India finally got a symbol for the Rupee Thursday, denoting the strength of its economy, and joined a select club of countries whose currencies have a unique identity.
The cabinet approved the symbol — an amalgam of the Devnagiri ‘Ra’ and the Roman capital ‘R’ without the stem and two parallel lines running at the top. The parallel lines symbolise the equal to sign.
“It denotes the robustness of the Indian economy,” said Information and Broadcasting Minister Ambika Soni, announcing the cabinet decision.
With the gaining of the symbol, the Indian rupee joins the club of US dollar, British pound, European euro and Japanese yen that currently have their own symbols.
The need for the symbol had become necessary because of the Indian economy’s rapid growth, which has propelled it to become one of the largest economies of the world.
“The symbol for the Rupee would lend a distinctive character and identity to the currency and further highlight the strength and robustness of the Indian economy as also a favoured destination for global investments,” said an official statement.
The symbol will distinguish the Indian currency from currencies of other countries like Pakistan, Nepal, Sri Lanka and Indonesia which also use the word “rupee” or “rupiah” to identify their respective currencies.
In his budget speech, Finance Minister Pranab Mukherjee had said that the new rupee symbol will appropriately reflect and capture the Indian ethos and culture, and according to officials at the finance ministry the final choice had Mukherjee’s approval.
However, it might take more than a year for the new symbol to come into use throughout the country and about two years for it to be popular internationally, said Soni.
For being internationally recognised and easily printed on electronic and print media, the new symbol has to be accepted by the international unicode consortium’s unicode technical committee that is responsible for the development and maintenance of the Unicode Standard.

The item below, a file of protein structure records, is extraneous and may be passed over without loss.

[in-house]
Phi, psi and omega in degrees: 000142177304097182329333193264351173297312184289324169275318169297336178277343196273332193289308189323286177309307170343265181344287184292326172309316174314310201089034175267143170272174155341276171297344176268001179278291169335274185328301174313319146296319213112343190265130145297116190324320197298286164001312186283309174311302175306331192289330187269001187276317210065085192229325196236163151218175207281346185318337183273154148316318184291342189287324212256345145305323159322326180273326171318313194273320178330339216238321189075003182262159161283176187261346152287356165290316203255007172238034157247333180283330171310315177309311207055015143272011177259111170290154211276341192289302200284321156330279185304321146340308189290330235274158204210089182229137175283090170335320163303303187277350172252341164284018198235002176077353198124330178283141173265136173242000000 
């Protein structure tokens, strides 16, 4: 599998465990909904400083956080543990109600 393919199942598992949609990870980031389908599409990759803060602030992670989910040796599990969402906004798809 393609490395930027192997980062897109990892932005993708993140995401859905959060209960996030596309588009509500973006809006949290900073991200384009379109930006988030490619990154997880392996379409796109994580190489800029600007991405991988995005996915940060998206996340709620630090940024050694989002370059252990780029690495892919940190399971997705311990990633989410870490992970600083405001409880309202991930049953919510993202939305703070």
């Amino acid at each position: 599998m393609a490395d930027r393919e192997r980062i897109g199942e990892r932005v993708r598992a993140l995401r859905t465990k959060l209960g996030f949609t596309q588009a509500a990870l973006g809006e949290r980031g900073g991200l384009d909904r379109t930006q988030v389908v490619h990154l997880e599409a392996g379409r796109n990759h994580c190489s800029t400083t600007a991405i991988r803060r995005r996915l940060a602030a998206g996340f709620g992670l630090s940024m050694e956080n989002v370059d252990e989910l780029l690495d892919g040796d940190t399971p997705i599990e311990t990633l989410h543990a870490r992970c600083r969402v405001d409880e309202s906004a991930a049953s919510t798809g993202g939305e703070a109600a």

In fact, the new symbol had been designed keeping in mind the ease with which it can be incorporated into the existing software systems.
“The symbol will be included in the “unicode standard” for representation and processing of text, written in major scripts of the world to ensure that the Rupee symbol is easily displayed or printed in the electronic and print media as all the software companies provide support for this standard,” said the statement.
The new rupee will also find its way on to keyboards of Indian manufactured computer systems, with suitable amendments being made to the existing list by the Bureau of Indian Standards.
As part of the strategy on incorporating the new rupee with the mainstream, the government said the national association of software companies, Nasscom, will approach IT firms to embed the symbol in their operative software, as a new programme or as an update.
This will enable the computer users worldwide to use the symbol even if it is not embedded on the keyboards like in the case of the Euro.
“For incorporating the symbol in the keyboards to be manufactured in India, the Manufacturers’ Association for Information Technology will ask members to make requisite changes in the production processes once the symbol is notified as a keyboard standard,” said the statement.
The state governments would also be asked to encourage the use of the new rupee symbol and proactively promote its use.
The encoding of the rupee symbol in the Indian Standards is estimated to take about six months while encoding in the international norms and will take about 18 months to two years.
The symbol was designed by D. Udaya Kumar, who is with the Department of Design at IIT Guwahati. Explaining the significance of the design, he said it is based on the Indian Tricolour.
“My design is based on the Tricolour with two lines at the top and white space in between. I wanted the symbol for the Rupee to represent the Indian flag,” said Kumar.